'I was begging, please let us on the flight' - Rotorua woman refused passage despite getting medical clearance


Missing a flight is a frustrating experience when you're to blame, but one Rotorua woman found herself "begging" at the gates to board a Qantas flight from Bangkok - despite being on time and medically cleared to fly.

Annette Brons says her ticket was torn up in Bangkok despite having a doctor's certificate that says she was fit to fly.
Source: Fair Go

In April, Annette Brons was returning from a month-long trip to the Middle East and India, where she’d had laparoscopic surgery for weight loss.

She’d been cleared to fly by her doctor, including a letter from the hospital, and had checked the Qantas medical guidelines which clearly stated she met the criteria to travel.

The airline’s website stipulates passengers must not fly for the first four days after surgery, but Annette was a week post-operation by the time she got to Bangkok.

But Qantas staff at check in had other ideas, and it turns out they have the discretion to refuse you boarding, even when you meet their criteria.

"I was begging, please let us on the flight, please we've got to get home," she said.

The supervisor rang a company called Medlink, which provides medical consultation services to the airline industry, and Qantas says its advice was that Annette should not fly.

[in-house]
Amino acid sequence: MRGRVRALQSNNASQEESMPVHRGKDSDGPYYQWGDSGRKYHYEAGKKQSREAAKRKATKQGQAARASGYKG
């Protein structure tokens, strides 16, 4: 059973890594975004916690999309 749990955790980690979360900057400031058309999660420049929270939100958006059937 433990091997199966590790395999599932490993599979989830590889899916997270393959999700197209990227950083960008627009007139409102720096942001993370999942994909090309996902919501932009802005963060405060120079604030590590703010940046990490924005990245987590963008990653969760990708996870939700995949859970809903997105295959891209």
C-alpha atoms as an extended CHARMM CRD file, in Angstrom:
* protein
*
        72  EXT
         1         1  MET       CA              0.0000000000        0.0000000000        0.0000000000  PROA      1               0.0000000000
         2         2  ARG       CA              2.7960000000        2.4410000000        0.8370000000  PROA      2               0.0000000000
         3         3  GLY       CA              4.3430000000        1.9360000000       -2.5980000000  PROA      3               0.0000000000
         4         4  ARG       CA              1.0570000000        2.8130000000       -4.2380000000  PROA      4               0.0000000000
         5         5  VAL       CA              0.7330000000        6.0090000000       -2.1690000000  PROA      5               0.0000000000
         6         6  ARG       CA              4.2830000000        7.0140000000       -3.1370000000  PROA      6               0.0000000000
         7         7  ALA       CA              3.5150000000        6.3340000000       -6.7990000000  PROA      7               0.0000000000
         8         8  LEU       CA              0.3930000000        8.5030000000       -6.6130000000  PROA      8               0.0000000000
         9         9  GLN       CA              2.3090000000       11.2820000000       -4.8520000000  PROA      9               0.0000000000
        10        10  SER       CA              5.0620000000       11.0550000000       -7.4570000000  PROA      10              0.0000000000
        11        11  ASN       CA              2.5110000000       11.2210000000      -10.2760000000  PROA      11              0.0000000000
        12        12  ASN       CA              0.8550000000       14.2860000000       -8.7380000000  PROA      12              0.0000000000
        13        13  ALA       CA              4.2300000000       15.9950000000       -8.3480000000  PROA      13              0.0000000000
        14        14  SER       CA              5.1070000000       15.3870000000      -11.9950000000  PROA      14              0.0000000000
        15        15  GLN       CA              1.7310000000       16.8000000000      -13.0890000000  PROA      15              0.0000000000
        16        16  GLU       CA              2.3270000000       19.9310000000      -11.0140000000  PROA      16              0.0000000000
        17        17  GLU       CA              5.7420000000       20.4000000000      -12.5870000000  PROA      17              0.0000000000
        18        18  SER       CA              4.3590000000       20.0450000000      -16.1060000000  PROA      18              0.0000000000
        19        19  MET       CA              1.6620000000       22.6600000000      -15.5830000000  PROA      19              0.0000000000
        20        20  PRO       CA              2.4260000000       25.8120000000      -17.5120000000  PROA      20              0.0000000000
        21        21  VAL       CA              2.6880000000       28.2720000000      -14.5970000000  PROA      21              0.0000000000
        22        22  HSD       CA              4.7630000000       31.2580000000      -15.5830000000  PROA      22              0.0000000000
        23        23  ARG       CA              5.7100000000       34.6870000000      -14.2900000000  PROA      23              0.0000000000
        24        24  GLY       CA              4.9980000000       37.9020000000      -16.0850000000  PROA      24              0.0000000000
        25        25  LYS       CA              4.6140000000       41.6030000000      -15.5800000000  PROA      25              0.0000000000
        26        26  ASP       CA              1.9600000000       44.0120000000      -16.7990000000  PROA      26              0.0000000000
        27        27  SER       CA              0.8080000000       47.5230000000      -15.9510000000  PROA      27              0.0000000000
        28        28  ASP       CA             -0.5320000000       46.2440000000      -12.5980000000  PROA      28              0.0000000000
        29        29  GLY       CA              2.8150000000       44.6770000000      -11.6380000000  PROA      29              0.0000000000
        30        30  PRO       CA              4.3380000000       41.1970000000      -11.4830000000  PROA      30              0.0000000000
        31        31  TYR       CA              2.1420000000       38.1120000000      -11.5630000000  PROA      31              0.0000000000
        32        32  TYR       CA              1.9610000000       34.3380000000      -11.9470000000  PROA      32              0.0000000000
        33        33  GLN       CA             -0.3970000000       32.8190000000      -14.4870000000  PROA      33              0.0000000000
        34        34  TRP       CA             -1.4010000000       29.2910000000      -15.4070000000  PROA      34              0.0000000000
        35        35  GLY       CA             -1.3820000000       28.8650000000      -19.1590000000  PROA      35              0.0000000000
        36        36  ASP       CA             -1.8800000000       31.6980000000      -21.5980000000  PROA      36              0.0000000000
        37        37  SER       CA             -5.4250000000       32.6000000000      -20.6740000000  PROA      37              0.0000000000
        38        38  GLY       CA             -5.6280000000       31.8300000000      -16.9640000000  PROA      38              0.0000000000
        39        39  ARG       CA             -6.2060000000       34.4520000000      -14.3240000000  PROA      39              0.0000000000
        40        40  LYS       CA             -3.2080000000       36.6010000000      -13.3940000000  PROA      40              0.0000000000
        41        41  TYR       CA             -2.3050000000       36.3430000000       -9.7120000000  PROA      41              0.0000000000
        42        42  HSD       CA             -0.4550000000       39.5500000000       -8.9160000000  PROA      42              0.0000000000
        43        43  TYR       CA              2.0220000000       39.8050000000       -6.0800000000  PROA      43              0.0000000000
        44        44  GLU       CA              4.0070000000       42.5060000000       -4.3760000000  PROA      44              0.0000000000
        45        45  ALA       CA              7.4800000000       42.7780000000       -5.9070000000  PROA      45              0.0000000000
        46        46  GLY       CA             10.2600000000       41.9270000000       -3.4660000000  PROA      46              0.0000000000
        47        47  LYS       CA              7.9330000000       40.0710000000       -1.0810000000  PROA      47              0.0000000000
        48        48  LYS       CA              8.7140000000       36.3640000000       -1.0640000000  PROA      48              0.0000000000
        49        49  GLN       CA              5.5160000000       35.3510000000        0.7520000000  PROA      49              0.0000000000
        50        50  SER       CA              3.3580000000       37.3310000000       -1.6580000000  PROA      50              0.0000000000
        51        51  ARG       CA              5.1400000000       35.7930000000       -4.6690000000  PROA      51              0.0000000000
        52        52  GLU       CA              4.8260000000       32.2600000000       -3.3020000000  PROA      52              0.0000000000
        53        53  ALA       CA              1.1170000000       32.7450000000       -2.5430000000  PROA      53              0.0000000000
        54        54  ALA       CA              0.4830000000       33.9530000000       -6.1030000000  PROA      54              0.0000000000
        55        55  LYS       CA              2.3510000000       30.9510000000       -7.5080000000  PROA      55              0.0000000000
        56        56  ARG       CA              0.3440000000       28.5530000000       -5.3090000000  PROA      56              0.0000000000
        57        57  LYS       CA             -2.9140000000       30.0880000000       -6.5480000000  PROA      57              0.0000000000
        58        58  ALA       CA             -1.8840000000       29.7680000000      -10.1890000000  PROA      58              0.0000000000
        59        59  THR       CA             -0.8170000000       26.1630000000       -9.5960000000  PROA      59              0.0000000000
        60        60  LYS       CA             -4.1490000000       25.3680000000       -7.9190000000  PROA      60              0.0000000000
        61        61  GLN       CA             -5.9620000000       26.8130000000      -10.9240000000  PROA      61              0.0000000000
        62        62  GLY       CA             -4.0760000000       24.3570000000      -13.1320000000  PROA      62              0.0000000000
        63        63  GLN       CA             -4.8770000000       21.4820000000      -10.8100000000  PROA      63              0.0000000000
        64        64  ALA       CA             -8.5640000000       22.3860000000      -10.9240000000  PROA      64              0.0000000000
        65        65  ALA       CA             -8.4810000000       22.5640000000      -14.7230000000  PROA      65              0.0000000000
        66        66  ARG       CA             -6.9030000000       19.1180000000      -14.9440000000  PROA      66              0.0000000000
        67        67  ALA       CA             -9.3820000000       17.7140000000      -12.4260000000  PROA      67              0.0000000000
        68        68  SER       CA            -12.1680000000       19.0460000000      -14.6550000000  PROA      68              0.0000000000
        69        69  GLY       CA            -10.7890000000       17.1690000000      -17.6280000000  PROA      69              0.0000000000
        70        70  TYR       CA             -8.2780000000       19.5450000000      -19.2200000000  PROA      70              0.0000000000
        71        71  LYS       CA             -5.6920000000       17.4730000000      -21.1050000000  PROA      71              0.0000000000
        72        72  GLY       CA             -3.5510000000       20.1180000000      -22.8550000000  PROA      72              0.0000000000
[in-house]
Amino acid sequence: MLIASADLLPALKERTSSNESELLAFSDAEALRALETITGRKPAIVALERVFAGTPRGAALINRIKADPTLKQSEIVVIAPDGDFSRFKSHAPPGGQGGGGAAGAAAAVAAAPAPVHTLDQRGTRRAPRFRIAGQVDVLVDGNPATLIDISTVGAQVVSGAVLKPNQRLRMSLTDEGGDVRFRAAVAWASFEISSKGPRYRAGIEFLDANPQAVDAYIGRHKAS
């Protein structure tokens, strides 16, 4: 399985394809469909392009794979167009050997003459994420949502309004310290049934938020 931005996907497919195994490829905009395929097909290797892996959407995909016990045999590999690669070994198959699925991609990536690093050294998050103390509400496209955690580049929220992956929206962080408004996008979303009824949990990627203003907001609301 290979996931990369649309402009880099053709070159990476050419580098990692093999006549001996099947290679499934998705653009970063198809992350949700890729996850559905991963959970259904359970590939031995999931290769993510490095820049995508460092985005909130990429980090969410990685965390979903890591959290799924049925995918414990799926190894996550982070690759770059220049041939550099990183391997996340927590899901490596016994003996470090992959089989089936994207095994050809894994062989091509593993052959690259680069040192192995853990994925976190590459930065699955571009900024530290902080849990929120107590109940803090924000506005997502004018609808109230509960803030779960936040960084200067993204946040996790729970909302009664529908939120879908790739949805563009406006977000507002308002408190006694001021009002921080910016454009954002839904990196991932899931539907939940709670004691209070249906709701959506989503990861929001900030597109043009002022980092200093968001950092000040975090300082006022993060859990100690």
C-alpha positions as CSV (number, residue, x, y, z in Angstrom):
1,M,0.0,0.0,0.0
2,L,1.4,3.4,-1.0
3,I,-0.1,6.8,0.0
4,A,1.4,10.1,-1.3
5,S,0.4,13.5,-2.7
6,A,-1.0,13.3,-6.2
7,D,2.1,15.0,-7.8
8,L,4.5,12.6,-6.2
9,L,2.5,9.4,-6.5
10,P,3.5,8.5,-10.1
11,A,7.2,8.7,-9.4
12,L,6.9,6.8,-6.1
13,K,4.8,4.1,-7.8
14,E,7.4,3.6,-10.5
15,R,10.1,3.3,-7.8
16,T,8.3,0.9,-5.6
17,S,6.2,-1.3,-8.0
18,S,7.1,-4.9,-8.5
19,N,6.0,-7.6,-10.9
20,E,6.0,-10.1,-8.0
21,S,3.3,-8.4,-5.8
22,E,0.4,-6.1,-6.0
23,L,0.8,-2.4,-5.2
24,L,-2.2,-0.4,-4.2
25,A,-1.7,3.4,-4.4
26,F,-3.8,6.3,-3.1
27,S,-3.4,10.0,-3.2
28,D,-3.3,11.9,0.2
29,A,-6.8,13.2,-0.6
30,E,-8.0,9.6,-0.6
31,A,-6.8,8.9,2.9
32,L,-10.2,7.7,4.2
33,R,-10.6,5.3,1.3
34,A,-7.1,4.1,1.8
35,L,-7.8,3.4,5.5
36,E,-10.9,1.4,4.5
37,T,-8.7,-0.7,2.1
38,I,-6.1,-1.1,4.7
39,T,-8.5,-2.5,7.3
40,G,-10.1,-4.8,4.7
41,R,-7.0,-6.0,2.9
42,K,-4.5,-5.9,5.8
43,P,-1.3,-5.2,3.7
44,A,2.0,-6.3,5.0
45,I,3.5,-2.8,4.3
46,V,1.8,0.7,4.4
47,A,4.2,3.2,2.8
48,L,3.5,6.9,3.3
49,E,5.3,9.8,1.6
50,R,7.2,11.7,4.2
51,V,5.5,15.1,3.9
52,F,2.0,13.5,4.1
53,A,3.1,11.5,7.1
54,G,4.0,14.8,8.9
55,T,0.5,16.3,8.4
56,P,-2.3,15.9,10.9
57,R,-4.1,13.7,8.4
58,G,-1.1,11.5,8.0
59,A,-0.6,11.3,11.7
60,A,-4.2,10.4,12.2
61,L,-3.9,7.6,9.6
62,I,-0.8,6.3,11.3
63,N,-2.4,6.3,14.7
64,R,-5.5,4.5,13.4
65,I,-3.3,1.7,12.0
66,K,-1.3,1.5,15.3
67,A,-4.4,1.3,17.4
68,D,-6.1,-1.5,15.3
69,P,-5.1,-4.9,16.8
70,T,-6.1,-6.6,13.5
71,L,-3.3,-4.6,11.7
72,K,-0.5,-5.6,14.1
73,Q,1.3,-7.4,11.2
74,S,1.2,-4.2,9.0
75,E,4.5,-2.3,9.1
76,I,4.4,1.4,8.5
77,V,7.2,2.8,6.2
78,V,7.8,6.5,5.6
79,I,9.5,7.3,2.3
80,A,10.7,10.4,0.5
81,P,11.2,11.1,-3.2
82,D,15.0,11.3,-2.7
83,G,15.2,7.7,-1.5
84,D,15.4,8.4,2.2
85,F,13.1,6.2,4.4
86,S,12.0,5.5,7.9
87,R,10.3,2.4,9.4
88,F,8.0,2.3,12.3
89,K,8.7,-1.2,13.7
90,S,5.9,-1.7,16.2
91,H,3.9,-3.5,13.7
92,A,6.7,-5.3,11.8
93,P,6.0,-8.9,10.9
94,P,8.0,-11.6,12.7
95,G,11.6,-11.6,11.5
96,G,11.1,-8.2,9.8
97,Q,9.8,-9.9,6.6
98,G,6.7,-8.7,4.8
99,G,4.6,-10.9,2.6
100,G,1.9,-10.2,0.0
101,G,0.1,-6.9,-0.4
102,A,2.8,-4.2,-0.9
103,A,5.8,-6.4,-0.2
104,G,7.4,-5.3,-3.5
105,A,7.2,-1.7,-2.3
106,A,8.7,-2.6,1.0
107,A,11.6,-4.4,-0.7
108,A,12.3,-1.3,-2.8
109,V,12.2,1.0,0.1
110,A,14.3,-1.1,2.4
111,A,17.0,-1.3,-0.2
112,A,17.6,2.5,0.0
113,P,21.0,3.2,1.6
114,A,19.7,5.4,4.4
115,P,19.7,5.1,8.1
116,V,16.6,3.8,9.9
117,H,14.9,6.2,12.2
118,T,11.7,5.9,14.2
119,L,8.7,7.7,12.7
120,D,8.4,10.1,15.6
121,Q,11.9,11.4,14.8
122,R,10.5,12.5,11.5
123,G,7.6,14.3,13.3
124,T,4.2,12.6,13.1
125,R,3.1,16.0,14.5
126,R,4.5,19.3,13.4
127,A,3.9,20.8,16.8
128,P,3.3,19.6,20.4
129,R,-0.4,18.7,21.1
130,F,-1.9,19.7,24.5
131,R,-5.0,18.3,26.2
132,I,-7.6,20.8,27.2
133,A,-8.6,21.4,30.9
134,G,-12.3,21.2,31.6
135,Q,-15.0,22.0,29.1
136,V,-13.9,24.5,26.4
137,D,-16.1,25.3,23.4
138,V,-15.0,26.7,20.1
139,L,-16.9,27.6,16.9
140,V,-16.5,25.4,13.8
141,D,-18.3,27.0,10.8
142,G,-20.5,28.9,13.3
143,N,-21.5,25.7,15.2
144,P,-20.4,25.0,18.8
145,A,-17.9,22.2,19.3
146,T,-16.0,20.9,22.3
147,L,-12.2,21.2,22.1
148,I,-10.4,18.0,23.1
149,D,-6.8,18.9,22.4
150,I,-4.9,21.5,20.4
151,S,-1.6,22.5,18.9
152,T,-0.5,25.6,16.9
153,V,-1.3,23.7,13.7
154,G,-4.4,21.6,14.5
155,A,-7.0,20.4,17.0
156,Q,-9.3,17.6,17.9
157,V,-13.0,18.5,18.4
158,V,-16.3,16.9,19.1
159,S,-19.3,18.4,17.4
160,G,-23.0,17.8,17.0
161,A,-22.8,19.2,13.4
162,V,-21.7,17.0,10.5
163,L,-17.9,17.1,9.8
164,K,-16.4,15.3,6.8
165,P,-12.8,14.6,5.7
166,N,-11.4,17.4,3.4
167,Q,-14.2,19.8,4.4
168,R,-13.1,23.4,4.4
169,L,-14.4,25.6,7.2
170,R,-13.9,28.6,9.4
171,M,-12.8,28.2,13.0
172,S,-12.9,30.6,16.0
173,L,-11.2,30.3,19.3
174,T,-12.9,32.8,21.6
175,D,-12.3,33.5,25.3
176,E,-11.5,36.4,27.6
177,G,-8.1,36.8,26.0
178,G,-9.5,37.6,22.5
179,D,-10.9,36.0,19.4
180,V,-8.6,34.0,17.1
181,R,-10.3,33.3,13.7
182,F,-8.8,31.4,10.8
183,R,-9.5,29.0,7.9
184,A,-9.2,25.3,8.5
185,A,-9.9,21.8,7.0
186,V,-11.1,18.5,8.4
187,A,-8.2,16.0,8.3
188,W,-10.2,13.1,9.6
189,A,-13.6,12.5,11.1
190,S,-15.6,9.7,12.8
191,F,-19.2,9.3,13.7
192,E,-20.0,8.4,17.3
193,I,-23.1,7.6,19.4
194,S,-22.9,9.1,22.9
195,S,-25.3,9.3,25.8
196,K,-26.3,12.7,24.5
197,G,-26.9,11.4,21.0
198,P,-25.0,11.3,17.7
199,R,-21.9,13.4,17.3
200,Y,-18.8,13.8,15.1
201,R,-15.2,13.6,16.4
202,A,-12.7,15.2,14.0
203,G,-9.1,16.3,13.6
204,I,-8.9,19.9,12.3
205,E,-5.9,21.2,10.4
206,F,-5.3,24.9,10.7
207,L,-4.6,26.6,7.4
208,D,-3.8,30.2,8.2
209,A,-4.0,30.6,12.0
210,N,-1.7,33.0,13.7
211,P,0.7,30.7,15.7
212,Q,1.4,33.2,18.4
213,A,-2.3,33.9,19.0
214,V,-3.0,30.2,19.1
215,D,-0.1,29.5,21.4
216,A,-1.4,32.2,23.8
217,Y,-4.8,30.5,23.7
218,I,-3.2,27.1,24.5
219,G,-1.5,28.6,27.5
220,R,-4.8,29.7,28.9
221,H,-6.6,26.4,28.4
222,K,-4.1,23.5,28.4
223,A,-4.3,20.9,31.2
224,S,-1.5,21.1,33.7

But there was no specific reason given to Annette about what had caused that concern.

Annette says she wasn’t allowed to talk to Medlink, and couldn’t get an answer from Qantas staff either.

"She ripped up our tickets. I said to the manager, 'so what are we supposed to do, when will we be allowed to fly?' and she just shook her head."

Qantas says it has no record of the tickets being ripped up, but told Fair Go in a statement that the decision to refuse Brons travel was made for her health and safety.

"No one would have wanted the aircraft to make a medical diversion," it said.


Annette eventually flew home, safe and sound, on Thai Airways and says she won’t be travelling with Qantas again.

"The treatment was really appalling," she said.

After she got home and complained, Annette was given her ticket in credit - but that would have meant flying to Bangkok just to use it to come home again.

After Fair Go got in touch, Qantas said it acknowledged the "inconvenience" caused by refusing Brons travel that day.

Annette has now been offered a full refund of her fare, and her travel agent Expedia has given Annette a $300 credit to use as well.

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